Sarawakian Christian Jill Ireland yesterday sent a third letter of demand asking the government to return religious CDs seized from her in 2008.
The letter gave the Home Ministry and the government seven days to comply with the Kuala Lumpur High Court's July 21 decision.
The court ruling said the government has to return eight religious CDs it had seized six years ago containing the word ‘Allah’, and to pay RM5,000 in legal costs.
The earlier letters of demand, sent by Jill's lawyers on Aug 13 and Aug 21, addressed to the Attorney-General's Chambers did not receive any response.
Despite subsequent court decisions ordering the release of the items, the Home Ministry is still appealing the ruling, which they did on July 22.
Jill's lawyer Annou Xavier confirmed with Malaysiakini that further measures will be taken if the home minister and the government fail to comply with the court order for the third time.
The government's stay of application is fixed for case management at the Kuala Lumpur High Court on Dec 2, while the appeal by both the government and Jill at the Court of Appeal is scheduled for Feb 10, 2015.
Jill's CDs which she brought from Indonesia were seized on May 11, 2008, at the Low-Cost Carrier Terminal (LCCT) by Customs Department senior officer Suzana Muin.
Justice Zaleha Yusof ruled that Suzana had acted illegally by seizing the materials, as such powers only lie with the Home Ministry.
More Christian publications seized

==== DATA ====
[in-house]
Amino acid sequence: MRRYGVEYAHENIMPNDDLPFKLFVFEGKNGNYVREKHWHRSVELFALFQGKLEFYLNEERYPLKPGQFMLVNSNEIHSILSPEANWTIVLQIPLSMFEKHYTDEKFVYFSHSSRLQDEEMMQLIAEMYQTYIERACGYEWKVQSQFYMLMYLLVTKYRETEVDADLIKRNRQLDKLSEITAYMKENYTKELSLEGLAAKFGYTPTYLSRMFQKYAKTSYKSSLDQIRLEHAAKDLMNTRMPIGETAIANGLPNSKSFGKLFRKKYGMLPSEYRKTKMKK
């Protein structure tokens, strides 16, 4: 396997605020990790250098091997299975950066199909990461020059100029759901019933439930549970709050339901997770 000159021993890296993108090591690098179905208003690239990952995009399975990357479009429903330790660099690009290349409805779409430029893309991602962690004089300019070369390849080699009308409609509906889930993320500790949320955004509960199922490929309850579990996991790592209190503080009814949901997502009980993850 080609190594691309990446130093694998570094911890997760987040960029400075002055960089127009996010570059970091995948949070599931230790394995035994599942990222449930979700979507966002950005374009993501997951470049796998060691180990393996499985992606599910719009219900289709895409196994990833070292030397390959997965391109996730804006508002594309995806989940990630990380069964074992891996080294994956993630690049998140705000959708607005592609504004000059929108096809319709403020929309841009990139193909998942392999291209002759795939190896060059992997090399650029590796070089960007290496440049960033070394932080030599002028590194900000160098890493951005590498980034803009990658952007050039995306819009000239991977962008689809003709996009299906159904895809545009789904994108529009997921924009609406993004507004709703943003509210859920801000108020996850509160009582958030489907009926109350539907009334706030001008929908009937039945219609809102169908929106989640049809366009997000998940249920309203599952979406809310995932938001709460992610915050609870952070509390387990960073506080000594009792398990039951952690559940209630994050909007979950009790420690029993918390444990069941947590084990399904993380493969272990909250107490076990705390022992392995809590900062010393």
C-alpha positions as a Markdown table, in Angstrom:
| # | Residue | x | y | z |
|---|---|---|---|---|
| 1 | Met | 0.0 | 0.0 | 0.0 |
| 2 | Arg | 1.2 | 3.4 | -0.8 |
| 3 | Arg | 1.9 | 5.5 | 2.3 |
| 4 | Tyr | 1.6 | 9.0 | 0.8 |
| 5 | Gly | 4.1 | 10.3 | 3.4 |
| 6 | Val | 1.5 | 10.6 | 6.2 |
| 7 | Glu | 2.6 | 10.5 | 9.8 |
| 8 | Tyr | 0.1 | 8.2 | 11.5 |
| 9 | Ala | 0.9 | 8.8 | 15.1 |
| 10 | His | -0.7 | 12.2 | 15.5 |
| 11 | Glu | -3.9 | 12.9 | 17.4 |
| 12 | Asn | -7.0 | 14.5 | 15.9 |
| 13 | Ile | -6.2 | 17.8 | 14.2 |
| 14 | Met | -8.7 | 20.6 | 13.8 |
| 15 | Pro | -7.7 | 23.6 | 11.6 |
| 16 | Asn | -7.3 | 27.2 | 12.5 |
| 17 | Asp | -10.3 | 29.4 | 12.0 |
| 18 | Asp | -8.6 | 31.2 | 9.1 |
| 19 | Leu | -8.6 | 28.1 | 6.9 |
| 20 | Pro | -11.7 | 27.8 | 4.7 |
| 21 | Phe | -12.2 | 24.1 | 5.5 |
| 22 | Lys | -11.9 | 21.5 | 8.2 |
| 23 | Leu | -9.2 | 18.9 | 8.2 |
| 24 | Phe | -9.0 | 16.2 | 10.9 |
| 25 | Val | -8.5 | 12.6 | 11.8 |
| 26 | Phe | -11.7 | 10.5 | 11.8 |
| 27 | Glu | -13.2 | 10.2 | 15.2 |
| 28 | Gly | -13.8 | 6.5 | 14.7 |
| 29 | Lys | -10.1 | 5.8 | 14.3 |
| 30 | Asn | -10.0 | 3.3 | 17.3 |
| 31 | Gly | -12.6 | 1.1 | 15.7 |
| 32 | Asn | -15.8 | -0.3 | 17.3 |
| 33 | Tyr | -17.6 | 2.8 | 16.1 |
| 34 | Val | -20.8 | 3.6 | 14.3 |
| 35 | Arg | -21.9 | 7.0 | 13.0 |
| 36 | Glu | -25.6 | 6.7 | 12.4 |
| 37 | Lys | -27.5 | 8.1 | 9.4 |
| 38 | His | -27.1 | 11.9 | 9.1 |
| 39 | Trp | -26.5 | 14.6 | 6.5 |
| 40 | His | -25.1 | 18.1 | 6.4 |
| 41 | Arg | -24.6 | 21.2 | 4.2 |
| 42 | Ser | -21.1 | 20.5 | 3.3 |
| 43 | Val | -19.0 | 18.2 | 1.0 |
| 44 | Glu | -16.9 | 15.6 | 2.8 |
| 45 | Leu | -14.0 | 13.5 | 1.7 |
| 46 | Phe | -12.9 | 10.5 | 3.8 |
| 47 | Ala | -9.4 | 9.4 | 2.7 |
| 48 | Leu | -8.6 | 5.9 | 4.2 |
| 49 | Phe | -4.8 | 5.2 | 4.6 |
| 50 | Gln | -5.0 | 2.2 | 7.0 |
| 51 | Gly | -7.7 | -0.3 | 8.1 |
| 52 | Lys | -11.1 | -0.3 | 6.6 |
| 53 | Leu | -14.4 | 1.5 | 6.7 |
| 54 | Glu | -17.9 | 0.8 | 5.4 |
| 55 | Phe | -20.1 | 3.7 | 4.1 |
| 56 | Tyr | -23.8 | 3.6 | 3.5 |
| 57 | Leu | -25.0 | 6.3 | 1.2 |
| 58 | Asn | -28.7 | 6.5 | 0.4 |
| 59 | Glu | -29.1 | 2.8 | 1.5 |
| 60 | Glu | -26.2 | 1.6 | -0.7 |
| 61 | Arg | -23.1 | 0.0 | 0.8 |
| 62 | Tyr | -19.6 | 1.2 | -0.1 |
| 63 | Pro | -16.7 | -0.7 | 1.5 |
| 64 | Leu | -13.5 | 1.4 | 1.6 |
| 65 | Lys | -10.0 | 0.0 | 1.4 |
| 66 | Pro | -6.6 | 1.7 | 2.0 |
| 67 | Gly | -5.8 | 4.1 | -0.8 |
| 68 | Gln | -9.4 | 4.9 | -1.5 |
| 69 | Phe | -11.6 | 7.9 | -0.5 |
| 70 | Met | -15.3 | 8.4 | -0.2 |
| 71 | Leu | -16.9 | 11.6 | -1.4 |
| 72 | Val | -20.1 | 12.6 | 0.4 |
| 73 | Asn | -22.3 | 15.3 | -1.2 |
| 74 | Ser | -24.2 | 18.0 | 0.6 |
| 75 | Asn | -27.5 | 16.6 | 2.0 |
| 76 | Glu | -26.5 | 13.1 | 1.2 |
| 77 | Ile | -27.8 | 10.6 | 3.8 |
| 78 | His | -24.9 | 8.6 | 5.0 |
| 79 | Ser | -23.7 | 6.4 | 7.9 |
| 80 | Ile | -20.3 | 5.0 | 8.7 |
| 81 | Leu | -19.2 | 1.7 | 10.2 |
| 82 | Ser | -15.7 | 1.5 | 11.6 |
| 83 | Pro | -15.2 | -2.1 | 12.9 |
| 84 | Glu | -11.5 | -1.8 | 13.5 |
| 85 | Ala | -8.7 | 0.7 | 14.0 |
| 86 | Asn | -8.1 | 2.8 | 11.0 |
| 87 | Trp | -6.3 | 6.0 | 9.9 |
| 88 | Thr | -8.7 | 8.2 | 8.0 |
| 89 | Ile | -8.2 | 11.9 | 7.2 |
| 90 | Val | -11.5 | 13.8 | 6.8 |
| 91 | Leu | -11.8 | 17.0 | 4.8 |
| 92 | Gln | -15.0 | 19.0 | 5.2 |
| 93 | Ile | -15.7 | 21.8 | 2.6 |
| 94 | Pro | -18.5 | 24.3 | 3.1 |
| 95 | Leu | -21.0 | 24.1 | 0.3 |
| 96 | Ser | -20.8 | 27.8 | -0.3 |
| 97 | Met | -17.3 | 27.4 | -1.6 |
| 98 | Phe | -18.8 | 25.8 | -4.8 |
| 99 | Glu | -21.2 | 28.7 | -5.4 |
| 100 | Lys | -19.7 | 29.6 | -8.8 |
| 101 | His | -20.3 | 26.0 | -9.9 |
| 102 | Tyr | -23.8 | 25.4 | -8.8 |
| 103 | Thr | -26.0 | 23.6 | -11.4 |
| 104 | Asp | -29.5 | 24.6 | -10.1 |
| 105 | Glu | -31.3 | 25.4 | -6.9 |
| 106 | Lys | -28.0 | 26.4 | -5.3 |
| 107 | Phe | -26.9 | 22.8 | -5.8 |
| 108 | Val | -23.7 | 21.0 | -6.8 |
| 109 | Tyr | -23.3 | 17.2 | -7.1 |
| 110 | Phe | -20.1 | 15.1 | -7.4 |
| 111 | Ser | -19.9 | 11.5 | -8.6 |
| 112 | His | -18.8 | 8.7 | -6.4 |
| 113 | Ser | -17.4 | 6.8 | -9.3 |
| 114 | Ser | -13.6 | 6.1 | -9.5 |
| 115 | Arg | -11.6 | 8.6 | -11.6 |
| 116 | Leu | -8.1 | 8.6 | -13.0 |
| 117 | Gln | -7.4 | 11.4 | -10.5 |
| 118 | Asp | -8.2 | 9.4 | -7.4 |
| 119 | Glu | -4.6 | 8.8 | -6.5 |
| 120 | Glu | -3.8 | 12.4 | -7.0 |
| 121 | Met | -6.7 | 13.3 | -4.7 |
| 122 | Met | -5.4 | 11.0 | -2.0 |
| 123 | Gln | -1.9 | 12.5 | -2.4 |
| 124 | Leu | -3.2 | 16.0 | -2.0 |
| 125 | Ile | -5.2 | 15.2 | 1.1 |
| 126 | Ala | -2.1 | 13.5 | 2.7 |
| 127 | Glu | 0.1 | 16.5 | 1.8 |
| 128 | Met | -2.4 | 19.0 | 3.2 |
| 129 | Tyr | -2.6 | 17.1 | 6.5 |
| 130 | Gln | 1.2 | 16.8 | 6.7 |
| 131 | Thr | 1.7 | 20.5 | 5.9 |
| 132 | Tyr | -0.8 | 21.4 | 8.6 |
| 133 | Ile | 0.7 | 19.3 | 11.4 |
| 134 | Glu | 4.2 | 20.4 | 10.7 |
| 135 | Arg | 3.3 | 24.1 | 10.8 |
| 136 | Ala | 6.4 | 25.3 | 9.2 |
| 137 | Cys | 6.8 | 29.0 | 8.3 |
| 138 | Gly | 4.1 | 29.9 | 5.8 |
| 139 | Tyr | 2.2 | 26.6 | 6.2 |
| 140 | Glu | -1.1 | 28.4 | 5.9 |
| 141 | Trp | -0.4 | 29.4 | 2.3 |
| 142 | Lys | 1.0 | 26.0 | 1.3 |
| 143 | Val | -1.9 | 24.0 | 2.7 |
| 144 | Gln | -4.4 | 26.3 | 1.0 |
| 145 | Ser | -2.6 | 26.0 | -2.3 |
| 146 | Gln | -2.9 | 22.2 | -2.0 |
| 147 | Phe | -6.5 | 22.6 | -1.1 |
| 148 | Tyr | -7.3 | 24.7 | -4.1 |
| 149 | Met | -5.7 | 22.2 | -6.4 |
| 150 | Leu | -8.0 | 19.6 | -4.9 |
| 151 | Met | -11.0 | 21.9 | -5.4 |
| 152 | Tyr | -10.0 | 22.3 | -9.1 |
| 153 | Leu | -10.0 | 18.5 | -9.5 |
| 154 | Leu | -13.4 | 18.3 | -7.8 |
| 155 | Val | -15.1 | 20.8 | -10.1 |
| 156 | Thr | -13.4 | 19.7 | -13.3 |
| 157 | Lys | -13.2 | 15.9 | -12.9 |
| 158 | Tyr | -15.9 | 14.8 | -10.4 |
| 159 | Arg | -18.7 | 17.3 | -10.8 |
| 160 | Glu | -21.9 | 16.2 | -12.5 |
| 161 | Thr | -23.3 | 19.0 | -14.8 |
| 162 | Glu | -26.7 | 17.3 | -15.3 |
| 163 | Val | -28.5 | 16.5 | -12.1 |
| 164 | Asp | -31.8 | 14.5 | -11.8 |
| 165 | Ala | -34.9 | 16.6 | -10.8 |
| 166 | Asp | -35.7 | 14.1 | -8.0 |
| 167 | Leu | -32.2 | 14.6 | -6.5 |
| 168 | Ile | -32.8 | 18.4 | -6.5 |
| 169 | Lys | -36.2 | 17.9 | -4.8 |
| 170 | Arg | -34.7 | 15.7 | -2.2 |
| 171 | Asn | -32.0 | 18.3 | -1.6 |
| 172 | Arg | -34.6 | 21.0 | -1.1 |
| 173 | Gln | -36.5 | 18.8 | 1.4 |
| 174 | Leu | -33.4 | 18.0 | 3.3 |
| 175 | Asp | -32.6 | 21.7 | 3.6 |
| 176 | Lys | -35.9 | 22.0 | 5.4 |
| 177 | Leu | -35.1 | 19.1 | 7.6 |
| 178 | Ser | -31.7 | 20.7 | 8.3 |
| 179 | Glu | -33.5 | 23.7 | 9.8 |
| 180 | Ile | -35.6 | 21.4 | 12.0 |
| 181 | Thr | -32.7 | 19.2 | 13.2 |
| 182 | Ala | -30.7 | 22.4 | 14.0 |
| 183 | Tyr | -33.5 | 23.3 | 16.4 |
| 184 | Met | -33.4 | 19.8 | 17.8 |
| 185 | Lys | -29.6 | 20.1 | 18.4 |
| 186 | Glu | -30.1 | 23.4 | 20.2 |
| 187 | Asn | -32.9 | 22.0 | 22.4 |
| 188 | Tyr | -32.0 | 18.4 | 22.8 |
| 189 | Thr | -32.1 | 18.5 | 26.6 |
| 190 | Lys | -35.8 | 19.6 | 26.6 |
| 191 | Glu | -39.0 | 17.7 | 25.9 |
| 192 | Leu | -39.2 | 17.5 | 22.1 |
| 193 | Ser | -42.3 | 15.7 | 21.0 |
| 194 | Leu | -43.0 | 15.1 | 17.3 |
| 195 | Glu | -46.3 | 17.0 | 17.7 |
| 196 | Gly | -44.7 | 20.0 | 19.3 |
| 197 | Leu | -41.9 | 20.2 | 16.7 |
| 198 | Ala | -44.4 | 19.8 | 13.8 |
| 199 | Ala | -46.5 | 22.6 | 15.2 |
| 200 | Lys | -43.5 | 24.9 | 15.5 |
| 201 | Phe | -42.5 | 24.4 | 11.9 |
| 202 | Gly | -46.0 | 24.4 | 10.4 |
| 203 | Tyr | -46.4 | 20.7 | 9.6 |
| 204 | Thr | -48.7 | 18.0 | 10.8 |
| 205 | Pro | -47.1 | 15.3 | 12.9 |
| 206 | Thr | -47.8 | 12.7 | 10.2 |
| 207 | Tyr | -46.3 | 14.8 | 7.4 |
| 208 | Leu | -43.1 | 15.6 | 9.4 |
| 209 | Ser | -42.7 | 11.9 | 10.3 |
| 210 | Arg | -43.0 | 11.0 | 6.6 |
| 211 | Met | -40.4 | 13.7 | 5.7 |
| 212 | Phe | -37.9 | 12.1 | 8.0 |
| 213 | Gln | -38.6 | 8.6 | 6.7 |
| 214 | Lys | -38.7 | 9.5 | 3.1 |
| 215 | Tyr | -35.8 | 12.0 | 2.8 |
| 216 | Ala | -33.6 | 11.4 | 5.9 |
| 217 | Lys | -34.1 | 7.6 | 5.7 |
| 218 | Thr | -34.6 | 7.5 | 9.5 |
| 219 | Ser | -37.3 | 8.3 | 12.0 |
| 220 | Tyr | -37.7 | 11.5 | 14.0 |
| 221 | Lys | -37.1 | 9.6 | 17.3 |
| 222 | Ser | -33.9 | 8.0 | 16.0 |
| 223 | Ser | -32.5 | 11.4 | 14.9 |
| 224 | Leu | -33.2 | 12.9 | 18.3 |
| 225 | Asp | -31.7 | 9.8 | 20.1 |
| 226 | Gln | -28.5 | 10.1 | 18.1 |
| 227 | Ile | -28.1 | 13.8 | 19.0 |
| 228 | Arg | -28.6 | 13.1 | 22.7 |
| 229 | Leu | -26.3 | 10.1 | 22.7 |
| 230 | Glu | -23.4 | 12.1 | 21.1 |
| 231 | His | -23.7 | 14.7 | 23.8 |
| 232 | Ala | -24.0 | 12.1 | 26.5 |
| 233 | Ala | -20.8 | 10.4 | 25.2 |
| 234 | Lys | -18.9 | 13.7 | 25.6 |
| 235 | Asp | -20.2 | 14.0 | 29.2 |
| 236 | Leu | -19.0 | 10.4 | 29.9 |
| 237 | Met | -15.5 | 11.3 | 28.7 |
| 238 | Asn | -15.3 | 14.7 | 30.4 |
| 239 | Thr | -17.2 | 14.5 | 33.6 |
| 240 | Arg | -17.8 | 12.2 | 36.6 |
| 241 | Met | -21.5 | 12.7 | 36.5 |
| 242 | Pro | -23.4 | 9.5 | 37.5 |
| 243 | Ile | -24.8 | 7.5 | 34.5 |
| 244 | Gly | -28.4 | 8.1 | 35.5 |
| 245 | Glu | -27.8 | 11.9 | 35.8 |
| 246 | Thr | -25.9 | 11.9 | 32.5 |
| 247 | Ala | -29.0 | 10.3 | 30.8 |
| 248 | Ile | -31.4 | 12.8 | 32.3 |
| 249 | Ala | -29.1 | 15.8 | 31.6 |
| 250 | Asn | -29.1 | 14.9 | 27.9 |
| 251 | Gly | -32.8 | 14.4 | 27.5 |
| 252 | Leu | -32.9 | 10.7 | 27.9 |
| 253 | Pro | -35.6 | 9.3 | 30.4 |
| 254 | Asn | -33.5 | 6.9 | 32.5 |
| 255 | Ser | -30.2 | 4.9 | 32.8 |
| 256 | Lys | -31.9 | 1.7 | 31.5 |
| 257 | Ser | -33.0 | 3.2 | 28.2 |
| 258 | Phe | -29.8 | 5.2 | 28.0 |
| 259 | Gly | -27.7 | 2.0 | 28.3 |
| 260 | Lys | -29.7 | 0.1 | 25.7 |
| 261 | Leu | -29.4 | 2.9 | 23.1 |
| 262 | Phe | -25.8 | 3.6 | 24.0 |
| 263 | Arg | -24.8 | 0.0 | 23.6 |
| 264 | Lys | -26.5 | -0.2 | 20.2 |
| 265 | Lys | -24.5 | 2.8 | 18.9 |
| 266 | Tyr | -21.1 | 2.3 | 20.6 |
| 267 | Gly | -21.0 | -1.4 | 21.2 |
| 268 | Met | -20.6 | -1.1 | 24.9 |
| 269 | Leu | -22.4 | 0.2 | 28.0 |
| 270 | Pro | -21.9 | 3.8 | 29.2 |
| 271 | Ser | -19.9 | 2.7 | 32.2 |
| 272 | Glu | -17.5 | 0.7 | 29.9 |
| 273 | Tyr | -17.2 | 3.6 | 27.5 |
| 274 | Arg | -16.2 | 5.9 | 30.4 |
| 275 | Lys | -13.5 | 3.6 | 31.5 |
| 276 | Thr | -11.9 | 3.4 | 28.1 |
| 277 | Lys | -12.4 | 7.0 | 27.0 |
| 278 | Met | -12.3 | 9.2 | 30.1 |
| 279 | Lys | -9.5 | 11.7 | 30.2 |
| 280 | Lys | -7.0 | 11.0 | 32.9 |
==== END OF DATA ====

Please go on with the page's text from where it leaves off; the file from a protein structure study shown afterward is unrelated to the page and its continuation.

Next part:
Last Saturday, hundreds of Christian CDs and books from a Sabah resident, Maklin Masiau, were confiscated at the KL International Airport 2 (KLIA2), as reported by portal Malay Mail Online.
The Home Ministry released a statement yesterday stating that the 574 books, 419 CDs and five DVDs were seized on suspicion that they were bound for Peninsular Malaysia instead of Sabah.
"Usually, for items on transit, the baggage will be transferred into the aircraft directly without the need to bring them into the main terminal.
"In this regard, a seizure letter to review the consignment was issued to the carrier to ascertain if the publications were actually being brought to Sabah," said the statement.
The ministry added that the items taken from Maklin when he arrived in KLIA2 from Medan, Indonesia, will be returned to him after bein ascertained that they are bound for Sabah.
Prime Minister Najib Abdul Razak had earlier told the Borneo Christian community that the term ‘Allah’ can be used in their Malay texts.
The government had won its second appeal against a ruling to lift the Home Ministry ban on Catholic weekly The Herald from using the word 'Allah' to refer to God.
However, the cabinet had assured Sabah and Sarawak Christians that the ruling did not apply to their daily practice across the South China Sea.